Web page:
Mexico clamping down on truck weight, safety regs

Jill Dunn | May 07, 2012

Double-trailer accidents on secondary roads have been a problem in Mexico of late, the most recent of which was an April 20 double-trailer truck collision with a bus that left 43 dead and 27 injured.

On April 27, Mexican officials announced plans for stricter regulations, including barring loads up to 80 metric tons on two-lane roads. They also will increase the number of inspectors and truck scales and require inspection of all double-trailers in upcoming weeks.

Mexico’s trade organization for carriers, CANACAR, applauded the move and criticized some trucking interests who argue heavier loads are synonymous with competitiveness. “If the competitiveness of a country is measured by the number of tons transported in a truck, Mexico would be the champion of international competitiveness,” CANACAR stated.

Update on cross-border program

Four of the 17 carriers that have applied for operating authority through the Federal Motor Carrier Safety Administration’s pilot program now have completed the Pre-Authorization Safety Audit required for participation. The agency rescinded the preliminary approval of one of those applicants, Grupo Behr, pending further investigation.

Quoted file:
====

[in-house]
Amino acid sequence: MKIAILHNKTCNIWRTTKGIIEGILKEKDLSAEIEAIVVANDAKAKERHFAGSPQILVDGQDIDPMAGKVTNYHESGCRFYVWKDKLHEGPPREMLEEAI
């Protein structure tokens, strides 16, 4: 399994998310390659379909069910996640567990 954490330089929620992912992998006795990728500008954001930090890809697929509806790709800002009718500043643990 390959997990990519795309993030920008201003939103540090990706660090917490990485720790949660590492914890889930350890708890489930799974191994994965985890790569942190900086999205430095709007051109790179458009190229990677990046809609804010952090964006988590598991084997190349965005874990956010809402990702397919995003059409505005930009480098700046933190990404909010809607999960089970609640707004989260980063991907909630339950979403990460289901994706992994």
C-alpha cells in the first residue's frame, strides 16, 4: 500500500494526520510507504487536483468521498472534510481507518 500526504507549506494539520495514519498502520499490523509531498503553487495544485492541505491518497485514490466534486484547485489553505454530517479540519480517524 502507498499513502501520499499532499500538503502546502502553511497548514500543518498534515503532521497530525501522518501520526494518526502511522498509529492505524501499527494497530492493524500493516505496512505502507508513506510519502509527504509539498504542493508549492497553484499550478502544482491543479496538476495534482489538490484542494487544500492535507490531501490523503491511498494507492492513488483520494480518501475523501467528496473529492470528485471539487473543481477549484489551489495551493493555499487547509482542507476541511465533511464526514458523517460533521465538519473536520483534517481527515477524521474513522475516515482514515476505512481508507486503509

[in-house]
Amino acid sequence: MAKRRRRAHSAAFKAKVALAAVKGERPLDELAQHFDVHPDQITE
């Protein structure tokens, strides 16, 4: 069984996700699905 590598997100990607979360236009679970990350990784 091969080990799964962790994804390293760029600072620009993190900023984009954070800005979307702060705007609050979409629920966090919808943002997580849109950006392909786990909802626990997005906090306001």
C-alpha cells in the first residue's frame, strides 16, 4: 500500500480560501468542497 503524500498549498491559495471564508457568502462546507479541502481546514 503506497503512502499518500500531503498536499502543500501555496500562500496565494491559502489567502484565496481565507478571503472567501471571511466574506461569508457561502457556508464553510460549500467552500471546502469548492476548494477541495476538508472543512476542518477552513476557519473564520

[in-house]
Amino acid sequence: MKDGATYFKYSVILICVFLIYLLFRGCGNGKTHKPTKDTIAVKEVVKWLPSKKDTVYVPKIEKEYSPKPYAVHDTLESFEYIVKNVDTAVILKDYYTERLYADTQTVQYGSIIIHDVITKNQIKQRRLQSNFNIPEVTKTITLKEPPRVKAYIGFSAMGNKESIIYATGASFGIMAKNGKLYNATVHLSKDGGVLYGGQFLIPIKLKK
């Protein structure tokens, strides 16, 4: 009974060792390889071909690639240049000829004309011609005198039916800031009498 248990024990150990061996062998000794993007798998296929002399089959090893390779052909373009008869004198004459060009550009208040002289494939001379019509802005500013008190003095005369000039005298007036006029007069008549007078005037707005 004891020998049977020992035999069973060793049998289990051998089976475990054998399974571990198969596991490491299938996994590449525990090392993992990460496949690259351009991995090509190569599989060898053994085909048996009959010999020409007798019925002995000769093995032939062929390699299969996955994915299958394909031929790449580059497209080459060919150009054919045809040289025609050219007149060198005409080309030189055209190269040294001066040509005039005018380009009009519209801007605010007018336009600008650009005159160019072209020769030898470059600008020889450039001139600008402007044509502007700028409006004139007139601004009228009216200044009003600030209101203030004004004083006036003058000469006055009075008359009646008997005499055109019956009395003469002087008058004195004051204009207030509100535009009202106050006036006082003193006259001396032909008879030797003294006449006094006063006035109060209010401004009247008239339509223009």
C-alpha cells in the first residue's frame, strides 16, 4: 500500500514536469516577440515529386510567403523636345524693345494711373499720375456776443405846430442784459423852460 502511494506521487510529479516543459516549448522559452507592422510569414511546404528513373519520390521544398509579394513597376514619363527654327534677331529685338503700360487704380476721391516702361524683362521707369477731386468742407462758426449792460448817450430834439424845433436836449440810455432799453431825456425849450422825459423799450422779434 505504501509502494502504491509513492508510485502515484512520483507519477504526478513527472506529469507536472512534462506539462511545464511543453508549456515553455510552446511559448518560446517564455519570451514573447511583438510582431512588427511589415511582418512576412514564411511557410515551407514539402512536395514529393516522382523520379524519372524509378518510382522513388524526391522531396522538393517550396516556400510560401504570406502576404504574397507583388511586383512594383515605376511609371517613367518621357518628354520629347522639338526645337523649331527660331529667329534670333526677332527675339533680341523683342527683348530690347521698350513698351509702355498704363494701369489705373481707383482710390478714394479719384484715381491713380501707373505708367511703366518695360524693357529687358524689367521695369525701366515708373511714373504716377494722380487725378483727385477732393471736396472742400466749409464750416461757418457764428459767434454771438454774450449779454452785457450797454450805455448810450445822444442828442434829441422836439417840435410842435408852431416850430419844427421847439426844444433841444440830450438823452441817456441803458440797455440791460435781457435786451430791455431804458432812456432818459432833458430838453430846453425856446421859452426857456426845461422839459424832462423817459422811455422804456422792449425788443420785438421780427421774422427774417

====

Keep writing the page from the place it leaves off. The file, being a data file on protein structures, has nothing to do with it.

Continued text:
Additionally, two other Mexican carriers have dropped out of the applicant pool. In March, the FMCSA dismissed Autotransportes Libre Comercio because of a conditional safety rating, and Trinity Industries De Mexico withdrew because of internal issues.

The agency’s Motor Carrier Safety Advisory Committee will continue work on designating a subcommittee to provide independent monitoring of the pilot program on May 23. The public may attend the Washington, D.C. area meeting May 21-23 on this and other issues.

Comment on the MCSAC agenda items may be submitted by May 16 at regulations.gov or by faxing comments to (202) 493–2251. The Federal Docket Number., FMCSA–2006–26367, must be included with comments.

Additional meeting information is available here.

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